Aruba and the five main islands of the Netherlands Antilles are part of the Lesser Antilles island chain. Their music is a mixture of native, African and European elements, and is closely connected with trends from neighboring islands like Martinique, Trinidad and Guadeloupe, as well as the mainland former Dutch possession of Suriname, which has exported kaseko music to great success on the islands. Curašao and Bonaire likely have the most active and well-known music scenes. Curašao is known for a kind of music called tumba, which is named after the conga drums which accompany it.
Traditional music of Curašao
Traditional work songs were very diverse on Curašao, where they were sung in seshi (semi-Papiamento) or Guene. Lyrics were apentatonic.
Tumba is of the muzik de zumbi class, which means it is African-derived and not modern or European; other such zumbi songs include se˙ and tamb˙. Tamb˙ (sometimes called the Curašao blues), the predecessor of tumba, was first sung by slaves (mostly women) expressing pain and sadness, usually accompanied by the tamb˙ drum, kachu (a cow's horn) and the agan (a piece of iron or ploughshare) or chapi (a hoe), along with clapping (usually only by the women in the audience). Previously, drums were outlawed for slaves, and the bastŔl, a large calabash in a water barrel, was used instead. It is accompanied by an erotic dance that involves no physical touching. The dance was so racy that the government and the Roman Catholic Church sought to end the practice.
The se˙ was performed during the harvest festival during traditional times, but is now continued during annual parades in the city of Willemstad. Formerly the se˙ was a march through the fields, during which the workers brought the crops to the warehouses, the men playing drums, kachu and chapi, while the women carried produce on their heads. It was accompanied by a dance called wapa, which gracefully re-enacted the movements associated with planting and harvesting, often including work songs in Guene, the old slave language. As traditional agriculture began dying out with modern industrialization, the se˙ too began to fade away. The Curašao Department of Culture now organizes an annual parade in Willemstad on Easter Monday, which sees as many as 200 people participate.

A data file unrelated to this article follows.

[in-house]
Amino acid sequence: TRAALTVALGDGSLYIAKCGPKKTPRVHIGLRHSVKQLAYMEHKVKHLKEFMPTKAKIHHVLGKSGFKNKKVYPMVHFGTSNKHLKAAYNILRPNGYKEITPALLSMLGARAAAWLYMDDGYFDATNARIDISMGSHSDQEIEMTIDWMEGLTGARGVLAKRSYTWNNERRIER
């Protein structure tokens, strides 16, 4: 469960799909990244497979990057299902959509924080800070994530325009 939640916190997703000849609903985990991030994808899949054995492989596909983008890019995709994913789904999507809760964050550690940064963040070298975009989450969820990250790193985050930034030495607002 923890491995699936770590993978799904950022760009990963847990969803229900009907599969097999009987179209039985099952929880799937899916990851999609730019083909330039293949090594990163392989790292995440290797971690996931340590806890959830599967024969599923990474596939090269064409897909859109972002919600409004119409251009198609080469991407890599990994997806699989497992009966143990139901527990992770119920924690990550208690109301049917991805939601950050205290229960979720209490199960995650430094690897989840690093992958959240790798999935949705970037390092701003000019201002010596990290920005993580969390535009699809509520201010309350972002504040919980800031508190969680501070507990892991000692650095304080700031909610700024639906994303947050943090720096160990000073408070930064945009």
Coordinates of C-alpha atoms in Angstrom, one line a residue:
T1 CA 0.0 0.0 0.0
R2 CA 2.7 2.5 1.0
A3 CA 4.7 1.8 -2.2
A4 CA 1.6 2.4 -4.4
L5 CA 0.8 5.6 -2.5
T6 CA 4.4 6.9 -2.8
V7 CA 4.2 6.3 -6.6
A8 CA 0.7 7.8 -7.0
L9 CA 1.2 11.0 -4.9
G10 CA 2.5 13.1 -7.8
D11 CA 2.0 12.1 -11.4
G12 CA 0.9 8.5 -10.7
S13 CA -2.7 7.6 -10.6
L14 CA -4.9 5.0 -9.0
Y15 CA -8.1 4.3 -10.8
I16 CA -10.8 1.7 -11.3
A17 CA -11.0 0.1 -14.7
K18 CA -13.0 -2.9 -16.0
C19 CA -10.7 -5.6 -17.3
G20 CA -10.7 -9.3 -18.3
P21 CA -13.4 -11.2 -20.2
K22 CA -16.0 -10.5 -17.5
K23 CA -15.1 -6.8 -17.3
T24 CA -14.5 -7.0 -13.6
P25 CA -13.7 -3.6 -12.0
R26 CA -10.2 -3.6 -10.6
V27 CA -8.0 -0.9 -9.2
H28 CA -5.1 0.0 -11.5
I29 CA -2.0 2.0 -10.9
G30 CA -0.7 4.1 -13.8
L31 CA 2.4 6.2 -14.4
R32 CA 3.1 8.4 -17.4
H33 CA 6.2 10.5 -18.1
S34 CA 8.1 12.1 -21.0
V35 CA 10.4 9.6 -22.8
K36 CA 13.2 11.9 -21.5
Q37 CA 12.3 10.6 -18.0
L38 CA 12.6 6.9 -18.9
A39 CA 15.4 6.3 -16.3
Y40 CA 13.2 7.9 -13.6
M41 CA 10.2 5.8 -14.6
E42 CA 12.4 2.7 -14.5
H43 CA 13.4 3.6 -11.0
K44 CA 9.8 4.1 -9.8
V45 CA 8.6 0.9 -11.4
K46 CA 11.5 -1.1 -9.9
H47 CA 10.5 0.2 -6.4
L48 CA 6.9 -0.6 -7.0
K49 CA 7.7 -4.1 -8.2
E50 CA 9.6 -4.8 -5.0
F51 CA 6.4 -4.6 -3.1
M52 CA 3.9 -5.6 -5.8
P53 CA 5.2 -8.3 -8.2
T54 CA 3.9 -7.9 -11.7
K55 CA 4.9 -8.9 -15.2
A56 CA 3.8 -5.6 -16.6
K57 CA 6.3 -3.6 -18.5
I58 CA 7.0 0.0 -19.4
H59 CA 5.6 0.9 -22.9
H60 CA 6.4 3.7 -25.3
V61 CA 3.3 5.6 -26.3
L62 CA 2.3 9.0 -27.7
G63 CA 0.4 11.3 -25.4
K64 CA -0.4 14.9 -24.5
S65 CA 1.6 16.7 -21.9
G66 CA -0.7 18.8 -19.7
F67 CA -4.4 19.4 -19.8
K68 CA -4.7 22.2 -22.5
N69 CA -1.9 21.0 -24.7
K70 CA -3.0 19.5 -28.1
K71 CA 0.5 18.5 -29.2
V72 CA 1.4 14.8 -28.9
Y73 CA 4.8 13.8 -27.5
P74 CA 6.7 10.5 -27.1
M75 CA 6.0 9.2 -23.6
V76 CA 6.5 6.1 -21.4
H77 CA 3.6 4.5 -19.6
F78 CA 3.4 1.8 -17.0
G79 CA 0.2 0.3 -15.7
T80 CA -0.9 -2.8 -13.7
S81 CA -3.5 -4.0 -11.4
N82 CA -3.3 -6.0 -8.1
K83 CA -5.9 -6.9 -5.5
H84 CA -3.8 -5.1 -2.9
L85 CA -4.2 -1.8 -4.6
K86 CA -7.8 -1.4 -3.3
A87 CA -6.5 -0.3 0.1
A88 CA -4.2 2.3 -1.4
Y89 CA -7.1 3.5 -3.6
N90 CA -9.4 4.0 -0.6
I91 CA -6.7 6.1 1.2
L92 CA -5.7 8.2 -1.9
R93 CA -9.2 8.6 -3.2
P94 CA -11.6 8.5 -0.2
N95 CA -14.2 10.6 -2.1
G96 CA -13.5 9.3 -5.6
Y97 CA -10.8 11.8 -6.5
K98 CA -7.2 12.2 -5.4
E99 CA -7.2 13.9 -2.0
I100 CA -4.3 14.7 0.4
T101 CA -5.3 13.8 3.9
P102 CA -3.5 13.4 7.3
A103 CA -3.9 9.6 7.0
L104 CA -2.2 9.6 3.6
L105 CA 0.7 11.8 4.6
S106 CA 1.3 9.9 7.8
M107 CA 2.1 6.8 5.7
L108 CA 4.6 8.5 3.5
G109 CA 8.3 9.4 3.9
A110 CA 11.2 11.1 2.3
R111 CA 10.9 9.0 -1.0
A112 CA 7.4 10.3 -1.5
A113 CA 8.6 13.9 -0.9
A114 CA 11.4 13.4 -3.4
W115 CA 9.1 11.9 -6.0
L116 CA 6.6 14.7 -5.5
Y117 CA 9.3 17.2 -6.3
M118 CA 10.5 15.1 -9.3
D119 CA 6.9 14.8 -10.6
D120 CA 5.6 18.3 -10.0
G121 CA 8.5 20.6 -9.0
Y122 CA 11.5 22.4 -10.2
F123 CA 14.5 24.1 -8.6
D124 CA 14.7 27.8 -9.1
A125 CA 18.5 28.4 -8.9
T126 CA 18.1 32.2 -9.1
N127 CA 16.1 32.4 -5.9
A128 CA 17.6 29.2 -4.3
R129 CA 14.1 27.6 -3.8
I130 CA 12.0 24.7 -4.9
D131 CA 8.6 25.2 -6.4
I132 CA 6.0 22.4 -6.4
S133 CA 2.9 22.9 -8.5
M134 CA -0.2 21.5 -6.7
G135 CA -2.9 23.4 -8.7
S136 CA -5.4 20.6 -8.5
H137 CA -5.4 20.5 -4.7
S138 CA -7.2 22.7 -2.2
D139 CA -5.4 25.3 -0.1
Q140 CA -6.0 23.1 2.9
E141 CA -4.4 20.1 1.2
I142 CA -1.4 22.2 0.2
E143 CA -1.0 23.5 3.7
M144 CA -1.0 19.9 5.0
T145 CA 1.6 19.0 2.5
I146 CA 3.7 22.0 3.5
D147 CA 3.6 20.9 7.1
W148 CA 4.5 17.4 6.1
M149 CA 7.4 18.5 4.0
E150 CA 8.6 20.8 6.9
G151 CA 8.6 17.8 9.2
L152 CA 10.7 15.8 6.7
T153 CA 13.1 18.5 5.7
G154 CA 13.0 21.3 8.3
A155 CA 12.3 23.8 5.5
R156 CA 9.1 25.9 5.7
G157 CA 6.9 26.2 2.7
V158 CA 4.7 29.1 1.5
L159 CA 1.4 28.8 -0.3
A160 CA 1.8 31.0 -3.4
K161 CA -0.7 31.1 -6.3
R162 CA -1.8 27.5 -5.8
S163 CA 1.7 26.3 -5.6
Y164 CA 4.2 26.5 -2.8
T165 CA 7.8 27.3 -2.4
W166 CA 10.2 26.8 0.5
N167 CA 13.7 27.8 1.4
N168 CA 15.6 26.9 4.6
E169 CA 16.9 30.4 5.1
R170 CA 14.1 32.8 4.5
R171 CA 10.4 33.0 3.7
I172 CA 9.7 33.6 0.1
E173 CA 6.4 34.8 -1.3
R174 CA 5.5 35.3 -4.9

The tumba is by far the most internationally renowned kind of Curašao music. The term tumba comes from a 17th century Spanish dance, though the modern music is extremely African, as undiluted as anything in the syncretic islands of the Caribbean. There are traditional lyrics associated with different tumba songs, but they are scandalous and accusatory, and are thus not always sung. Tumba was known as early as the 19th century, and it is now a popular part of the Carnival Road March.
Traditional music on Bonaire
The island of Bonaire is known for an array of dances, including the Bari and Simadan. Imported polka, carioca, rumba, merengue, danza, joropo, jazz waltz and mazurka are also popular. The Baile di Sinta is a popular fertility dance, performed around a maypole.
Traditional African work songs on Bonaire evolved over time into ritual songs with complex dances, instrumentation and polyphony.
The Bari, performed during the festival of the same name, as well as at other times, is led by a single singer who improvises lyrics commenting on local events and figures (such a singer is similar to a calypsonian). Confusingly, the Bari dance, which is performed during the Bari festival, is accompanied by a bongo-like drum called a Bari. The first part of the dance features men competing in a stylized, ritual dance for women, followed by a part where the couples dance, though they don't touch (it is similar to tumba).
After the sorghum harvest in February through April, the Simadan festival is held to celebrate, with the wapa, a rhythmic, shuffling dance, accompanying the celebration. Simadan's traditional songs include three call-and-response forms, the Dan Simadan, Belua and Remailo. These use instruments including the bari, wiri, karko, quarta, guitar, triangle and clapping.
Modern music on Curašao
The indigenous Papiamento (Papiamento Song) record industry peaked in the 1950s. Three men were instrumental in this renaissance: Jules de Palm, Rene de Rooy and Pierre Lauffer. They published under the pseudonym Julio Perennal, including a cancionero and a manifesto that called for more Papiamento songs to be written. Many did so, recording throughout the 50s in a mixture of styles, including Cuban and Dominican genres like son montuno, bolero, pambiche, merengue and guaracha. The tumba was especially popular.